For example, they make it seem like subjects placed between the parallel lines are more ‘together’ than subjects placed on either side of parallel lines.

How could you use this to strengthen the message of your photos? (Hint: It could be particularly useful for family and wedding photography!)


7. INTERRUPTED LINES 

These are lines that seem to start and stop between their endpoints due to the placement of another object. Interrupted lines do a great job of drawing attention to whatever does the interrupting. Very handy when you're trying to direct your viewer's gaze to a particular thing!
The strong horizontal lines of the wall are interrupted by the flower pot, which grabs our attention. It's like your eyes are saying "Who dares interrupt this line??".
8. EDGE-TO-EDGE LINES 

These are lines that reach all the way to the edge of your frame. They help to divide the space in your photo into distinct sections, which brings order to the image. And our brains sure do like order!

They also suggest that space continues beyond the edge of the frame. This can add a sense of tension, as your viewer knows that action is going on outside of the photo, but they can't see it. Ooh, mysterious!

9. IMPLIED LINES 

With all this talk of lines, it’s important to note that lines can be created in many different ways. Implied lines are lines that don’t physically exist, but rather that are implied by other objects. For example, the direction a person is looking or pointing can create an implied line.

Implied lines take on the qualities of the lines they most resemble (horizontal, diagonal, etc.).
The rows of chairs, and the path in between them, create implied diagonal lines, giving the scene a sense of depth. The path and chairs also extend to the edges of the frame, giving us a clue that the scene continues beyond the frame.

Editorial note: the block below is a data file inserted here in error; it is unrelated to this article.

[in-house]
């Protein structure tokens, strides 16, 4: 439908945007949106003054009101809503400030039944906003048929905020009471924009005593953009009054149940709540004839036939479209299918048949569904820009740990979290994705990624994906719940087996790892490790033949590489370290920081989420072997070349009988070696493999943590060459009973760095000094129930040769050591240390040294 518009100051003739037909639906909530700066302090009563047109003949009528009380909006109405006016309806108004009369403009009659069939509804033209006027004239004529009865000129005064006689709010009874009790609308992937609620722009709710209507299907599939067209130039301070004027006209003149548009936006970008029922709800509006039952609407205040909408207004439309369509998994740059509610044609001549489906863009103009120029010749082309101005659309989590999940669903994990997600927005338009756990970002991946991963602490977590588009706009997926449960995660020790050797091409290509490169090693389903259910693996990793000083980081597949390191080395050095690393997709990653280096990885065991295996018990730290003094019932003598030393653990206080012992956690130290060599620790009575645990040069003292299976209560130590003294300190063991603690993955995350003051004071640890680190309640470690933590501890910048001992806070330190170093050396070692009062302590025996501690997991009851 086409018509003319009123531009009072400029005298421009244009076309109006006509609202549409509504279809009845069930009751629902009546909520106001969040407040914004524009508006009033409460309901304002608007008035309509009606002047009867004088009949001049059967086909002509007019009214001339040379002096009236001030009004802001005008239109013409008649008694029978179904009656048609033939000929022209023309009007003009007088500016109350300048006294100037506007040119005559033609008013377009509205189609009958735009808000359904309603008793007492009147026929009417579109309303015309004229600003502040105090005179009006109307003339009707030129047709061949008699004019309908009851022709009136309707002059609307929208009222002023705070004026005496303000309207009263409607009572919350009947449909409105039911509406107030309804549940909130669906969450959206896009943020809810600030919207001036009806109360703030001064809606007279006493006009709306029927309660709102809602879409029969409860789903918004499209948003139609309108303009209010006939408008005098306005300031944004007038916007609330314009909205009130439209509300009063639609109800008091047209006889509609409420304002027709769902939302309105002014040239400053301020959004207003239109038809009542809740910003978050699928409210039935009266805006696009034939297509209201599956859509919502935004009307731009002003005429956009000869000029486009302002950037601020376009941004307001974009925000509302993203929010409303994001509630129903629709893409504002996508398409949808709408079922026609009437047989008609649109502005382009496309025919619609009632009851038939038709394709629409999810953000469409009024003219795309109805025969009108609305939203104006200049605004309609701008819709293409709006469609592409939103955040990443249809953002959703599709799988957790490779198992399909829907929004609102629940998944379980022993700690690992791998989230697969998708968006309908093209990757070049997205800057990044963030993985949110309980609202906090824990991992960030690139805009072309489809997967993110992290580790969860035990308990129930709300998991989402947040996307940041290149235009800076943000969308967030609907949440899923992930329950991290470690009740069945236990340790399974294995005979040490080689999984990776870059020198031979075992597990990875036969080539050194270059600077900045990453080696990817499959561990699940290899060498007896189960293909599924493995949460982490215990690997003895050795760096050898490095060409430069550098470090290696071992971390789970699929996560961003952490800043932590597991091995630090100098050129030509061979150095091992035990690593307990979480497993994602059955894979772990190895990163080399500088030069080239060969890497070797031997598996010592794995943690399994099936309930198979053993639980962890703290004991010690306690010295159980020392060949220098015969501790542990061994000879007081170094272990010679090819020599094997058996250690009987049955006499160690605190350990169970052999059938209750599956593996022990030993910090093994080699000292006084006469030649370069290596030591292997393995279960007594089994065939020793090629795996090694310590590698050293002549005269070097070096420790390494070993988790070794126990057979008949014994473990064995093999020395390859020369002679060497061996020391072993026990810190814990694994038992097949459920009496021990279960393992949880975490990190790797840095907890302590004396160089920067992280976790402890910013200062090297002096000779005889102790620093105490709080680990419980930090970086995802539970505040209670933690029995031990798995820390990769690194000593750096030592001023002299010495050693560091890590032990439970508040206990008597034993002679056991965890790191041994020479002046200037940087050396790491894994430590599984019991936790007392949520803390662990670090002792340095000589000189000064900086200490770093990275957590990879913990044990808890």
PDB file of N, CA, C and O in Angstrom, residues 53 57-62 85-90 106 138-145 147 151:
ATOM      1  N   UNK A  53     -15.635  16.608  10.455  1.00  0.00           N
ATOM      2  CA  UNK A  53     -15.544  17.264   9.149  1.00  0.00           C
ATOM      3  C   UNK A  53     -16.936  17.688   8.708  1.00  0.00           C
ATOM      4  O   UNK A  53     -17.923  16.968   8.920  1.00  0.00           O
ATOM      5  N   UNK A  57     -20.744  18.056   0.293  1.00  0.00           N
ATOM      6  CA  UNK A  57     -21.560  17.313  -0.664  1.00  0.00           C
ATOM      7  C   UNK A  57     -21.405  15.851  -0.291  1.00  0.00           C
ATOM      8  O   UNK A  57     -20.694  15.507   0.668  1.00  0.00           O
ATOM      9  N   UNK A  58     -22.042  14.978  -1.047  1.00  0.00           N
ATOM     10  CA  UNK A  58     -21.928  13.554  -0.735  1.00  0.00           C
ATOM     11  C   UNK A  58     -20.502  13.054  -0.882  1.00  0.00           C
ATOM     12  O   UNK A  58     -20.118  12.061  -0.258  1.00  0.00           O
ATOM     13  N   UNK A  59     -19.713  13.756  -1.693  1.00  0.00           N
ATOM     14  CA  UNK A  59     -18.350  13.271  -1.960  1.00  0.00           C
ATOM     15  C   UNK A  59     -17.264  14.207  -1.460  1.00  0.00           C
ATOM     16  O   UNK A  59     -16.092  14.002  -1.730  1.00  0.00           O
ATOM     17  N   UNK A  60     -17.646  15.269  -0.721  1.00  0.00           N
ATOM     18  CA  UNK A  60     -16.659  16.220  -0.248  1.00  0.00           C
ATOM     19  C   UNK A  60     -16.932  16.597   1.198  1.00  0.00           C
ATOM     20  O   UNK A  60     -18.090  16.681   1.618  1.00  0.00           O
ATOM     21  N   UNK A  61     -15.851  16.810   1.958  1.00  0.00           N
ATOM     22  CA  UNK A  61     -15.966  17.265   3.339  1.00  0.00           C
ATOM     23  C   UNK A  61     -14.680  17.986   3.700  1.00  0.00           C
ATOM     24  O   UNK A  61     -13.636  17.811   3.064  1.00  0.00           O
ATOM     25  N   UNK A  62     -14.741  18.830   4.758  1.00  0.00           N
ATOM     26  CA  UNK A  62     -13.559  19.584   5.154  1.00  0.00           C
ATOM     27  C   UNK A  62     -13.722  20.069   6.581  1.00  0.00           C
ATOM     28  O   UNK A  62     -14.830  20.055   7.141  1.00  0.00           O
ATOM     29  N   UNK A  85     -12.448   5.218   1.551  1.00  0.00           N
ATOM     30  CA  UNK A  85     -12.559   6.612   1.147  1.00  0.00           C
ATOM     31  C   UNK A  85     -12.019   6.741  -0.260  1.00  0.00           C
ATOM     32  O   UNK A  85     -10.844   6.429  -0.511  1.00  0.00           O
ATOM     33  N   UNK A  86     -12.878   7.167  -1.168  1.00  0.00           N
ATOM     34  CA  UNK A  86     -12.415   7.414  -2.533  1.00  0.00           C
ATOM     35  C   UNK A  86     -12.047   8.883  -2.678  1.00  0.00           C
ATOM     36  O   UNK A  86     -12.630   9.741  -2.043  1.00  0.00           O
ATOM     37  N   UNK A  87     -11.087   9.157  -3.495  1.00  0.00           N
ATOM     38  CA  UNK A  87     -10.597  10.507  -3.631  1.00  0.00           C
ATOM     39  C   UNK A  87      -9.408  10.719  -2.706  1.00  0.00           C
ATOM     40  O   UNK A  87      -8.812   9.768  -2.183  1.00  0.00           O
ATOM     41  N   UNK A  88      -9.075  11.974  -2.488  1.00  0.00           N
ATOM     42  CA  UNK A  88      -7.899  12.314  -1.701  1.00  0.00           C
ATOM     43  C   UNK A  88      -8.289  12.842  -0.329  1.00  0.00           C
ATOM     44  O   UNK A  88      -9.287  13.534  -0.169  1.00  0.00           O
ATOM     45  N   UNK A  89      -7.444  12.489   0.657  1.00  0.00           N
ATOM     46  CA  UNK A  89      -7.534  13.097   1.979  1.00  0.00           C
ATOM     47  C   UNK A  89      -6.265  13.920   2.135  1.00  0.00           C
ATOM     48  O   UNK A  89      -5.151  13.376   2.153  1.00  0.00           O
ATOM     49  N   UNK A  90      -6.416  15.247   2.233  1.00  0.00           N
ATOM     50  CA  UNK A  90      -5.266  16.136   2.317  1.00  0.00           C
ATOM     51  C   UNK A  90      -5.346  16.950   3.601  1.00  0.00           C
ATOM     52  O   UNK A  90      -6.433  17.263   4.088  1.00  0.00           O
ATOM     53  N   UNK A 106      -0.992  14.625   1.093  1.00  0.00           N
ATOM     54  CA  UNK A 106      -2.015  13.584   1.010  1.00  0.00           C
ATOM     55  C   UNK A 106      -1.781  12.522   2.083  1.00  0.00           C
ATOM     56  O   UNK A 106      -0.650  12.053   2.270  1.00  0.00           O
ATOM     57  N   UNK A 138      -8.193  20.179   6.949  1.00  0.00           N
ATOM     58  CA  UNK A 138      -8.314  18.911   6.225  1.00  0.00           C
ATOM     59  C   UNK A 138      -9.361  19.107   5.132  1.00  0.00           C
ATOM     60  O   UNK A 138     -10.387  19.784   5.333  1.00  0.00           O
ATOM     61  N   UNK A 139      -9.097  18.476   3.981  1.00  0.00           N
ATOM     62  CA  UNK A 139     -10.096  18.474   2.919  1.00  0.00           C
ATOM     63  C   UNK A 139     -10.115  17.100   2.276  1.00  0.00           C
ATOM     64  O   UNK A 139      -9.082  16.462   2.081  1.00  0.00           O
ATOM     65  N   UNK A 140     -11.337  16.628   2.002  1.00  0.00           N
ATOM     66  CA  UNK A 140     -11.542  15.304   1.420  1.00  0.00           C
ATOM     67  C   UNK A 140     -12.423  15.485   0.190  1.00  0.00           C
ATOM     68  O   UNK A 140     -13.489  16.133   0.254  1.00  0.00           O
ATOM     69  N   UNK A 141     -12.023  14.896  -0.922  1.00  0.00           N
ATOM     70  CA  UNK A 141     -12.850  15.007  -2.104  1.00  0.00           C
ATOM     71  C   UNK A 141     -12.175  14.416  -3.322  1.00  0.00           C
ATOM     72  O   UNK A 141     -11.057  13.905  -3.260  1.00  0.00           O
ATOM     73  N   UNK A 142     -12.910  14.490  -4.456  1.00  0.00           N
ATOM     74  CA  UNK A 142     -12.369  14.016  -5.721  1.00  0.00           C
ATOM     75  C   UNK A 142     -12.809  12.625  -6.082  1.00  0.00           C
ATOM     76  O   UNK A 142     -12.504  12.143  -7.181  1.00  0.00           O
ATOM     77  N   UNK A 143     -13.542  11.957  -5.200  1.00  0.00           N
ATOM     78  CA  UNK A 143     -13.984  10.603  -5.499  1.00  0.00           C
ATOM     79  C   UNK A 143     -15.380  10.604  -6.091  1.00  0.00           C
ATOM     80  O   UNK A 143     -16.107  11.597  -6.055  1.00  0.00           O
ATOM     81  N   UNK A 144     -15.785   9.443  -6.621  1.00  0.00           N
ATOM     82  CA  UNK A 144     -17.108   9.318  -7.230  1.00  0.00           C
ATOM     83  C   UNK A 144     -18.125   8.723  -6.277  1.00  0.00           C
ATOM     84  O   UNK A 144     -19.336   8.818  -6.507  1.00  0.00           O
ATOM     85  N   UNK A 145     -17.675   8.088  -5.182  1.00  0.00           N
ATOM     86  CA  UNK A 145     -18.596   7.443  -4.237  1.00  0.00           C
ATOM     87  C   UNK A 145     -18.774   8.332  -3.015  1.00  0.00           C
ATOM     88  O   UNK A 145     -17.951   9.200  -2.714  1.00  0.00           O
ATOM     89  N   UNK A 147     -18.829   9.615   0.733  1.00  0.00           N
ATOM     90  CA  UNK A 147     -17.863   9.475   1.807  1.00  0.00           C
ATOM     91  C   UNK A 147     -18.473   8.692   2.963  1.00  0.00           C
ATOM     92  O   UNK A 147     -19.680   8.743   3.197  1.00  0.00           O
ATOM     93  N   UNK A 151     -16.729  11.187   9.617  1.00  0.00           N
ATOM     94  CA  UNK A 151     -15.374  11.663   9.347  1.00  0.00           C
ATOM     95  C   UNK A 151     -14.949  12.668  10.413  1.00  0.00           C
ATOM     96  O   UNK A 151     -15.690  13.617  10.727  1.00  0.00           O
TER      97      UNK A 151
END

Shooting Tips For Using Lines In Your Photos

Now that you’re up to speed on the different types of lines out there, it’s time to incorporate them into your photos!

#1. The first step is to start recognizing lines when you’re out shooting. Take a moment now, and look around again. Do you see more lines than the first time? I hope so! Diagonal, converging, wavy, interrupted, implied...there are so many types of lines!

#2. Next, consider how you can use different types of lines to your advantage. Are there lines that will help draw attention to your subject? How about ones that can strengthen your message? Do you want to add a sense of solidity? Bring in horizontals or verticals. Or maybe you want a sense of movement. Grab a diagonal or curved line!

#3. Now, when it comes to lines, you need to be very thoughtful about where you place those feet of yours! Where you stand will have a big impact on how your lines affect your composition.

For example, if you want to use a horizontal or vertical line, you need to square up to that line. Because if you’re not square, that line won’t look straight in your photo. Instead, it will be slightly angled, and that will change what type of line it is and how it influences the look and feel of your shot. One step to the side can change everything!
Notice how the horizontal lines of the buildings become diagonal lines when the shooting angle is changed, and we're no longer squared up!
Don’t be afraid to move around though. A horizontal line that doesn’t quite work for the feel of your frame can become a dynamic diagonal just by changing your shooting angle. 

Now get out there and start getting creative with lines!

Want More?

I put together today's exciting lesson on lines using our latest tutorial, Incredibly Important Composition Skills. It’s a 225-page eBook that is packed with information that will get you seeing the world in a new way, and improving your photos too! It contains over 300 example photos and illustrations to help you see these essential concepts in action, and learn fast.

Line is just one small part of composition – in the tutorial we'll go into further detail on lines, and also discuss other elements like light, colour, form, pattern, depth, texture and much much much more!

Head here to learn more about Incredibly Important Composition Skills. Then pick up your copy and prepare to transform your photos and the way you see the world! 

No comments:

Post a Comment